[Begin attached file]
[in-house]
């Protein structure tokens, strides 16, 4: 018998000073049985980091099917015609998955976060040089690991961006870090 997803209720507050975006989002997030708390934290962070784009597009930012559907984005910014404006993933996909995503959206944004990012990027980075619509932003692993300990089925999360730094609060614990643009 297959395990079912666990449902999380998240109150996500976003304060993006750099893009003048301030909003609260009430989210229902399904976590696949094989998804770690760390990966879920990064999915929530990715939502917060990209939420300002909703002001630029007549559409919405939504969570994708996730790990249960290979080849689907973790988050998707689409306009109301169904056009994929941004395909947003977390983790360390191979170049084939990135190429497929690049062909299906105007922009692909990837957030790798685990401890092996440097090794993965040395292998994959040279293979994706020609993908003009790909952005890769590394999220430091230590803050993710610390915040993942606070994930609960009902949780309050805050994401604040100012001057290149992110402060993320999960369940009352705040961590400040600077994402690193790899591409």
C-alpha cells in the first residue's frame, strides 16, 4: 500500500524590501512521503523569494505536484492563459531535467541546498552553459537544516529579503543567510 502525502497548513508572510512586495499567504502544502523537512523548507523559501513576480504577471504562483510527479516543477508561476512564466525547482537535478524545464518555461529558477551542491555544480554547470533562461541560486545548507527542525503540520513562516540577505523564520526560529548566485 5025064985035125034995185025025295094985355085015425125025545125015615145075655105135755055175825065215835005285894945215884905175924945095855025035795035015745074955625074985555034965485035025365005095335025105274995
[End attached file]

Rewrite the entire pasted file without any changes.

[in-house]
């Protein structure tokens, strides 16, 4: 018998000073049985980091099917015609998955976060040089690991961006870090 997803209720507050975006989002997030708390934290962070784009597009930012559907984005910014404006993933996909995503959206944004990012990027980075619509932003692993300990089925999360730094609060614990643009 297959395990079912666990449902999380998240109150996500976003304060993006750099893009003048301030909003609260009430989210229902399904976590696949094989998804770690760390990966879920990064999915929530990715939502917060990209939420300002909703002001630029007549559409919405939504969570994708996730790990249960290979080849689907973790988050998707689409306009109301169904056009994929941004395909947003977390983790360390191979170049084939990135190429497929690049062909299906105007922009692909990837957030790798685990401890092996440097090794993965040395292998994959040279293979994706020609993908003009790909952005890769590394999220430091230590803050993710610390915040993942606070994930609960009902949780309050805050994401604040100012001057290149992110402060993320999960369940009352705040961590400040600077994402690193790899591409």
C-alpha cells in the first residue's frame, strides 16, 4: 500500500524590501512521503523569494505536484492563459531535467541546498552553459537544516529579503543567510 502525502497548513508572510512586495499567504502544502523537512523548507523559501513576480504577471504562483510527479516543477508561476512564466525547482537535478524545464518555461529558477551542491555544480554547470533562461541560486545548507527542525503540520513562516540577505523564520526560529548566485 5025064985035125034995185025025295094985355085015425125025545125015615145075655105135755055175825065215835005285894945215884905175924945095855025035795035015745074955625074985555034965485035025365005095335025105274995